At $6,275 per word, we deserved better

Based on estimates in the Federal Government’s Regulatory Impact Statement on the 2012 TCP Code, the average cost of implementing a single word of the 2012 TCP Code, during set up and Year 1 of operation, will be $6,275. At that price, you’d think the spelling, punctuation and grammar would be perfect.

$6,275 a word

That’s what the math says when you take estimated $156,000,000 costs of set up and first year compliance and divide them by the 24,860 operative words of the Code.

So why are there basic failures of language?

Try this embarrassing example

Clause 5.7 of the Code deals with the important topic of Direct Debit arrangements.  Among other things, it says that:

A Supplier offering Direct Debit as a payment facility for a Telecommunications Service must … provide details of a Direct Debit transaction to the Customer, or former Customer’s nominated financial institution in a timely manner, to ensure the transaction to take place as close as possible to the due date for payment …

This means that a supplier must provide transaction details to the customer or, in the case of a former customer, their nominated financial institution.  Seems bonkers, but that’s what it says. But it only says that because it’s written in broken English.

What it meant to say was not:

  • provide details of a Direct Debit transaction to the Customer, or former Customer’s nominated financial institution


  • provide details of a Direct Debit transaction to the Customer‘s, or former Customer’s nominated financial institution

or even:

  • provide details of a Direct Debit transaction to the Customer, or former Customer’s nominated financial institution of the Customer or former Customer

The comma in the original is bizarrely out of place, and combined with the mistaken mixing of cases (the objective case customer before the comma and possessive case former customer’s after it) it creates an obligation on the supplier to give transaction not to a customer’s bank, so it can process the DD, but to the customer him/herself.

Bad writing from a fourteen year old.  Unforgivable at $6,275 per word.

Is that all there is?

Heck, no.

Who proofread clause 4.1.2(a)(ii)D?

where the Offer is not unlimited, the cost (prior to any discounts being applied) of making a 2 minute Standard National Mobile Call (including flagfall where applicable;

Or clause 4.3.1(b)?

Ongoing monitoring: ensure the conduct of its Sales Representatives is monitored periodically to see how they interact with Consumers, and take steps to address emerging or systemic deficiencies in the sales conduct; and.

Or the thoroughly ambiguous clause 4.1.3(i)?

International Roaming: information about whether a Consumer needs to take any action to activate international roaming on the Supplier’s Telecommunications Product (such as applying for activation of this functionality with the Supplier) or deactivate international roaming and the basic Charges to send SMS, make and receive standard calls and for data usage on the Supplier’s Telecommunications Product from different countries (including that roaming Charges may be higher than Charges for international calls from Australia and data usage may be more expensive, and that Customers may be charged for both making and receiving calls while overseas) in a prominent and/or easily navigable and/or easily searchable position on the Supplier’s website;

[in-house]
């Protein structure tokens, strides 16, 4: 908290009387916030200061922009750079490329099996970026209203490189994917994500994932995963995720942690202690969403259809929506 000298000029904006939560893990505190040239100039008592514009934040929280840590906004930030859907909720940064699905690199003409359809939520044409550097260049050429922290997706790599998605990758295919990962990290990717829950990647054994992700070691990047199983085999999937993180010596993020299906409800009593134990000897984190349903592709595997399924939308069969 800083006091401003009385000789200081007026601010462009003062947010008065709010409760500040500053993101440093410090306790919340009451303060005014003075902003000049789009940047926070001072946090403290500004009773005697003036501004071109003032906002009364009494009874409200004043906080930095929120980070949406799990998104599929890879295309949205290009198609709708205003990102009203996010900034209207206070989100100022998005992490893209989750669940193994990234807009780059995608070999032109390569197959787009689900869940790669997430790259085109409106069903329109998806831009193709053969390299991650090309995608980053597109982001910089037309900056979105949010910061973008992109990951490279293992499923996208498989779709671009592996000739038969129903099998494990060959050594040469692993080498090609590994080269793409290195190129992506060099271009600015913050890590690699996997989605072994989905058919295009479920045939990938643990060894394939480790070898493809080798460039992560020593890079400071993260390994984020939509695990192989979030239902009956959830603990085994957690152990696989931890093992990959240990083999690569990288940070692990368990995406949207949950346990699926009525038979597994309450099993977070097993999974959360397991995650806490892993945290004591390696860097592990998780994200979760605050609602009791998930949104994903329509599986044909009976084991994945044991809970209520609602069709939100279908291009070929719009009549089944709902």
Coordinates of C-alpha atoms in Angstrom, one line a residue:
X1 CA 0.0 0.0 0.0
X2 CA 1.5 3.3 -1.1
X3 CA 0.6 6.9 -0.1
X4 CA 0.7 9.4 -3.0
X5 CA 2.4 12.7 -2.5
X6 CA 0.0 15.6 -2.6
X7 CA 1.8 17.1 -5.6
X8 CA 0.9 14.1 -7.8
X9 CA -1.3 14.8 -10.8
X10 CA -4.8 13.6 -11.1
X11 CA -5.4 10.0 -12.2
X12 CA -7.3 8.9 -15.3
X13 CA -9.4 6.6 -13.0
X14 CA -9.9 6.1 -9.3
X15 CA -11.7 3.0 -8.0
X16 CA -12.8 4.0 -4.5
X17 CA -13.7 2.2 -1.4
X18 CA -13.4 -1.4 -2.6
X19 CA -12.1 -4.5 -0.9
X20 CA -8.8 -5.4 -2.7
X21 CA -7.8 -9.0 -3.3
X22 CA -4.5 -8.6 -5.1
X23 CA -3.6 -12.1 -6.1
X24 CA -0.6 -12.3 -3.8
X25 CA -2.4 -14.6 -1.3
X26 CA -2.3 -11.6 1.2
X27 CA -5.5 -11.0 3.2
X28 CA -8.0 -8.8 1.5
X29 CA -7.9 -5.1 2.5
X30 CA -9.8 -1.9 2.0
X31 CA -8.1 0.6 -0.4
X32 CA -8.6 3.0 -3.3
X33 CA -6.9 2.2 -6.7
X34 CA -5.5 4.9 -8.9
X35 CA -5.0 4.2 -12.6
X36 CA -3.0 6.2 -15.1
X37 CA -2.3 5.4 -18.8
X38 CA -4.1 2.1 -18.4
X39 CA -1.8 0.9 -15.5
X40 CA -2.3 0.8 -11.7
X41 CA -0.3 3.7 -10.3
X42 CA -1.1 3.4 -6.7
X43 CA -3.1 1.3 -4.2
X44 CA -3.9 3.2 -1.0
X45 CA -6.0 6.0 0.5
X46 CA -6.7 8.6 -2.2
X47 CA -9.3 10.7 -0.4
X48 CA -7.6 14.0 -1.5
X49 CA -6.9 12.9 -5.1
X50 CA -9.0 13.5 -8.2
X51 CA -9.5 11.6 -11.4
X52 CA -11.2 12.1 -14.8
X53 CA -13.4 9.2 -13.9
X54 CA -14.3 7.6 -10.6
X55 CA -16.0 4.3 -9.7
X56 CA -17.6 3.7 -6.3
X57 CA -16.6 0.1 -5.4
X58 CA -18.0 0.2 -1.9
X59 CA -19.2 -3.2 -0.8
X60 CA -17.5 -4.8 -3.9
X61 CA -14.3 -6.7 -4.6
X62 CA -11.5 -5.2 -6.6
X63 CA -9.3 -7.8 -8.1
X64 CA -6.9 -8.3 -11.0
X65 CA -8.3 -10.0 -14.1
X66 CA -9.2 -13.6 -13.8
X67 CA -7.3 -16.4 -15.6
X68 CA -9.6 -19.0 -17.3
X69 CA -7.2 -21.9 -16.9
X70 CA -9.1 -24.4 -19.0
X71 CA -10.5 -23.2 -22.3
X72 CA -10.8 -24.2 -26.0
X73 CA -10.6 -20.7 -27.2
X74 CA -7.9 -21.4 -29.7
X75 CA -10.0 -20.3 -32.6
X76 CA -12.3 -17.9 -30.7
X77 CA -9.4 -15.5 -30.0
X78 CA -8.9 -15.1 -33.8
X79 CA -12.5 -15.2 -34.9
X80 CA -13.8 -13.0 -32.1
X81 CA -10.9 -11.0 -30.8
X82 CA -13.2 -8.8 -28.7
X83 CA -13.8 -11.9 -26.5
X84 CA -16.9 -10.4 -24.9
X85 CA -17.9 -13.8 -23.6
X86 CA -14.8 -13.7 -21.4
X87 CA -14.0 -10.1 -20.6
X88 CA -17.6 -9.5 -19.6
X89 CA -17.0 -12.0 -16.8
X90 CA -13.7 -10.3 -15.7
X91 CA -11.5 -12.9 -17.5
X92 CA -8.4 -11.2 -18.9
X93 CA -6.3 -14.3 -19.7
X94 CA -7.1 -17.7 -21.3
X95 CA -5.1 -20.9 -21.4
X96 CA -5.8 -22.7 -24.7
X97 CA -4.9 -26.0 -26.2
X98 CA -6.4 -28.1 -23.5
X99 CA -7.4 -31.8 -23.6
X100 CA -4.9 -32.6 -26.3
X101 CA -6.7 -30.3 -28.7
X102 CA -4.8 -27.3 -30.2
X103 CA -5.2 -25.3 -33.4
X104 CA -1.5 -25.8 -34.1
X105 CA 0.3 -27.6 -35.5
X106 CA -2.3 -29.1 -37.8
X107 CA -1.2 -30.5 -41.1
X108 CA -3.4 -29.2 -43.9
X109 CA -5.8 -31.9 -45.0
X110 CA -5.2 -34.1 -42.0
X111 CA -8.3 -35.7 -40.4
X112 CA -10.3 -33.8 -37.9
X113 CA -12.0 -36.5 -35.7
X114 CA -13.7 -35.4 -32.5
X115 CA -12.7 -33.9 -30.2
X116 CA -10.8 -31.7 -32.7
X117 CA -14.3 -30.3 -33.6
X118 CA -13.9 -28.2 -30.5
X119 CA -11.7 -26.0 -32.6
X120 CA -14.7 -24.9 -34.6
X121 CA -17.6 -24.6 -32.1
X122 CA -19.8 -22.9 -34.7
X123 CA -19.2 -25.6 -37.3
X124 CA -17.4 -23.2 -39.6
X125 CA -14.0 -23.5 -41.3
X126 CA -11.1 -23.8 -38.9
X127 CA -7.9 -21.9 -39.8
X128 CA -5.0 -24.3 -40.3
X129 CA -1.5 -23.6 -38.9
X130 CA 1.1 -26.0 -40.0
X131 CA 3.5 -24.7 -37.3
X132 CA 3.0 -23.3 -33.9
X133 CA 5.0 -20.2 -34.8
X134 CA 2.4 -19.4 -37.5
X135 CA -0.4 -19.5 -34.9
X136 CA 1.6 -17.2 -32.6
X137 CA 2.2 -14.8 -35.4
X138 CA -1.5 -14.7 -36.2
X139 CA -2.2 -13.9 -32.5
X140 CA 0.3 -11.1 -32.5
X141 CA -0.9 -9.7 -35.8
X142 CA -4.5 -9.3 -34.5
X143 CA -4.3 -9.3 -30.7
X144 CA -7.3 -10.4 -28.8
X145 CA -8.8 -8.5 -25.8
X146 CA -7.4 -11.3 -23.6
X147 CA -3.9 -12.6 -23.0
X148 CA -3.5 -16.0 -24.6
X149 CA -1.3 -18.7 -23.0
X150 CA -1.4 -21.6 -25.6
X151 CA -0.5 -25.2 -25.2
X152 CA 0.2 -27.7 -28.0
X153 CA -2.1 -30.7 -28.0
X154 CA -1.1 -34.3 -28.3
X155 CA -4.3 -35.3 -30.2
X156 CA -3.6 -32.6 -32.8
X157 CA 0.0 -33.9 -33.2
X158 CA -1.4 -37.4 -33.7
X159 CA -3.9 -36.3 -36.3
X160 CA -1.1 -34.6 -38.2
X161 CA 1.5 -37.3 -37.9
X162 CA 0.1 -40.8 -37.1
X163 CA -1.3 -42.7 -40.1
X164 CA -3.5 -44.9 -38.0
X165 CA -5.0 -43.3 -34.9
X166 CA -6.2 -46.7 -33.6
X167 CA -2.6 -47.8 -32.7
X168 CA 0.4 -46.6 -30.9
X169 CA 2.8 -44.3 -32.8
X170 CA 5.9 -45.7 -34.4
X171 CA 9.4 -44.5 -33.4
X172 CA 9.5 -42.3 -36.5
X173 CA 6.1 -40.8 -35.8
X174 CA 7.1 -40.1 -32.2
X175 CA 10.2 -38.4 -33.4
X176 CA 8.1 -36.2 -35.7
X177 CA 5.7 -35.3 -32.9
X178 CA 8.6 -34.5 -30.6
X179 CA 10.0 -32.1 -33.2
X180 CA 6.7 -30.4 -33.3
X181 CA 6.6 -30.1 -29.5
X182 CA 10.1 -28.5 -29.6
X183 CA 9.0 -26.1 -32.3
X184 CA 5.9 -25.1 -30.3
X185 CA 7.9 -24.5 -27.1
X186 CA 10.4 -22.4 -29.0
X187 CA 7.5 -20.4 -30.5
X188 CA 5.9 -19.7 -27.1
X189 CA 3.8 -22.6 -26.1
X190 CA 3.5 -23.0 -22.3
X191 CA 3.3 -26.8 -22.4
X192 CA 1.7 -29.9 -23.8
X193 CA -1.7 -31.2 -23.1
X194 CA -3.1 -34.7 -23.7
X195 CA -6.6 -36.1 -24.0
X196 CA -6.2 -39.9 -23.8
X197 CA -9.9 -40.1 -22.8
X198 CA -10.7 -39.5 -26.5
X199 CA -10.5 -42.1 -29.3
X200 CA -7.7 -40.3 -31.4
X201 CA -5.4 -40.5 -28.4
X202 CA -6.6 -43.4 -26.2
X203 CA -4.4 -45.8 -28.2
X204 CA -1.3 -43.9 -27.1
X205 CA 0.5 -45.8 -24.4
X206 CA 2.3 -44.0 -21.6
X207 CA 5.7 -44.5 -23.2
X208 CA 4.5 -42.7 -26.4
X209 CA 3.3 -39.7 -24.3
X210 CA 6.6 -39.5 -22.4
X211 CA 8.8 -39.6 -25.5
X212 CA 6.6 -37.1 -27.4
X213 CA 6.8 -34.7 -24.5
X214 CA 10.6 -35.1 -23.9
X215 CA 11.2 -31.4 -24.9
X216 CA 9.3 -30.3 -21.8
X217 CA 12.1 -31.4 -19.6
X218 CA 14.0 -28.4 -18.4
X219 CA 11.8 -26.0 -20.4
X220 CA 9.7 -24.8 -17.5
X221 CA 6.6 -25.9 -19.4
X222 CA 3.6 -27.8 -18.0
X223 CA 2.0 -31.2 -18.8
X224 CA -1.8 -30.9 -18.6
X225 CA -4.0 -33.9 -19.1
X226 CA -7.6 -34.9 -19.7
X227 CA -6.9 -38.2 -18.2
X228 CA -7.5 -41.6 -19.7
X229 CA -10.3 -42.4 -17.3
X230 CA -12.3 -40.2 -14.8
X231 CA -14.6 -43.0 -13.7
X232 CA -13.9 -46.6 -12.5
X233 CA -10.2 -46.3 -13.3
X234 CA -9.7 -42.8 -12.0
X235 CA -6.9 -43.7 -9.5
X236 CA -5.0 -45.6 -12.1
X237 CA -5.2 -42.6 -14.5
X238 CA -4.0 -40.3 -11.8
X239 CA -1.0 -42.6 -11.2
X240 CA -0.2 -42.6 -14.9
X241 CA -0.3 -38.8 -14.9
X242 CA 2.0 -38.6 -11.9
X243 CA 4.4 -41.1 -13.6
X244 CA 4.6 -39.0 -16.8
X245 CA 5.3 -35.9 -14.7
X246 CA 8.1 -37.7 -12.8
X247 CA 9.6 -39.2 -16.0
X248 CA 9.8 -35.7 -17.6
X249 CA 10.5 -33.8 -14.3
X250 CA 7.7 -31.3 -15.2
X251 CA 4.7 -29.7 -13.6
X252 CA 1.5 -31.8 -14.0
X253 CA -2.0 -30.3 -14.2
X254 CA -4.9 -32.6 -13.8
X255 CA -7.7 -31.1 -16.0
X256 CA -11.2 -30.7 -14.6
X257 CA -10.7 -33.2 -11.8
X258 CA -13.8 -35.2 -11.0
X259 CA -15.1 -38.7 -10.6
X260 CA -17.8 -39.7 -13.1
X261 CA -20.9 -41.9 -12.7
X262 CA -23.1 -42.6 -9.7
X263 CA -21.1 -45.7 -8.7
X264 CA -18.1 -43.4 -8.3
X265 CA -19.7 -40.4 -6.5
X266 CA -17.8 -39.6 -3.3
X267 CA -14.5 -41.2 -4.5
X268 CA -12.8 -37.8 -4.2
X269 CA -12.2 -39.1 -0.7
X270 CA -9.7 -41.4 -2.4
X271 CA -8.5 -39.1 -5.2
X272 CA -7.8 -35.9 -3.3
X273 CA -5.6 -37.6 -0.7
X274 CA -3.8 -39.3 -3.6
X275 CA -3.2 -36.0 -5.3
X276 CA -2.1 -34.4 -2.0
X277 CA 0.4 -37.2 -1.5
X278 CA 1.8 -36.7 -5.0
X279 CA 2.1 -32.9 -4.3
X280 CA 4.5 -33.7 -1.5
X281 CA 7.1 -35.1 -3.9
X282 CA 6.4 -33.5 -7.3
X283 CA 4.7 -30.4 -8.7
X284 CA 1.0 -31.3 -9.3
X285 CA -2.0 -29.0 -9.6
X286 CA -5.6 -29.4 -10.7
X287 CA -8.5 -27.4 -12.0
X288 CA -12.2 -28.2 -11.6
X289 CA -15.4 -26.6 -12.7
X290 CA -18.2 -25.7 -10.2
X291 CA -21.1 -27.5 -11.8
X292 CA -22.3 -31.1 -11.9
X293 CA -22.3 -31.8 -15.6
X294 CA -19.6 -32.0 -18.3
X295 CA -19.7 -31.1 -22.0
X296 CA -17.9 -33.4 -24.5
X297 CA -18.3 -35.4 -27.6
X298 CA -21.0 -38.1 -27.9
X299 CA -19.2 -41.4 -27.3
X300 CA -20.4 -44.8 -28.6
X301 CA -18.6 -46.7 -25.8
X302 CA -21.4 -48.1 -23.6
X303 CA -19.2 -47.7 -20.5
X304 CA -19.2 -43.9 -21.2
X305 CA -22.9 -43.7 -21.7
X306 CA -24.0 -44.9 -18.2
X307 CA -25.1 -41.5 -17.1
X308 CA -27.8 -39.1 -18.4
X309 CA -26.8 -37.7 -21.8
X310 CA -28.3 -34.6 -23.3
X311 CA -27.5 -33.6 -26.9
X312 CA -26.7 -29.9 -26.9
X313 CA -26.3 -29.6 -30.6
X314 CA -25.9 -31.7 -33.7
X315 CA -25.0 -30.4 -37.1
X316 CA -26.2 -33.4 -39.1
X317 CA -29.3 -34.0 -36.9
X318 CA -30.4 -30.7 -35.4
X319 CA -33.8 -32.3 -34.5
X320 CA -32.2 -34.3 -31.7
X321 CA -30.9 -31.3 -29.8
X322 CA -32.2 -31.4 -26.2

Or the mangled clause 5.2.1(a)(ii)?

the Charges for that Billing Period are for the same fixed amount in each Billing Period;

Or the impenetrable clause 5.7.1(c)?

except where clause 5.2.1(a) applies or where otherwise agreed between the Supplier and the Customer, must allow the Customer, or former Customer, not less than 10 Working Days to check the Bill or if no Bill is required, all applicable Charges, before the associated Direct Debit transaction occurs;

Or clause 6.13.1(a) with its mis-placement of the words ‘in writing’?

Arrangement details: supply to a Customer, or former Customer’s details of the Financial Hardship arrangement on request in writing and through any other means agreed between the Customer, or former Customer and the Supplier;

Or the bizarre, anti-customer requirement in clause 6.14.1(b)?

Restarting Credit Management action: restart Credit Management action when one or more of the above conditions are met (as applicable to the Customer’s, or former Customer’s individual situation) and the Supplier is unable, using reasonable steps, to make contact with the Customer, or former Customer; and

Or the disastrous clause 7.2.11?

Provided that a [Losing] Supplier complies with the terms of this clause 7.11 in circumstances where a Transfer of a Customer’s Telecommunications Service arises as a result of a sale of the [Losing] Supplier’s business or a Corporate Reorganisation, the [Losing] Supplier is not required to comply with the other provisions of this Chapter in relation to such a Transfer except for clauses 7.6, 7.7 and 7.9.

Or the astonishing clauses 7.12.1 and 7.12.2?

To be fair …

The 2012 TCP Code is largely a rehash of badly written codes going back most of a decade (when the codes were a bit of a joke and nobody put much effort into them.)

And they are largely the product of multiple committees, and we know how hard it is to draft in committee.

But (just like service providers’ often plausible excuses for non-compliance) those excuses only go so far.  The TCP Code demands that every provider attests its compliance in writing, every year.  At $6,275 per word, the document should provide a much more certain and objective benchmark for that attestation.



About Peter Moon

A telco lawyer with a truckload of experience
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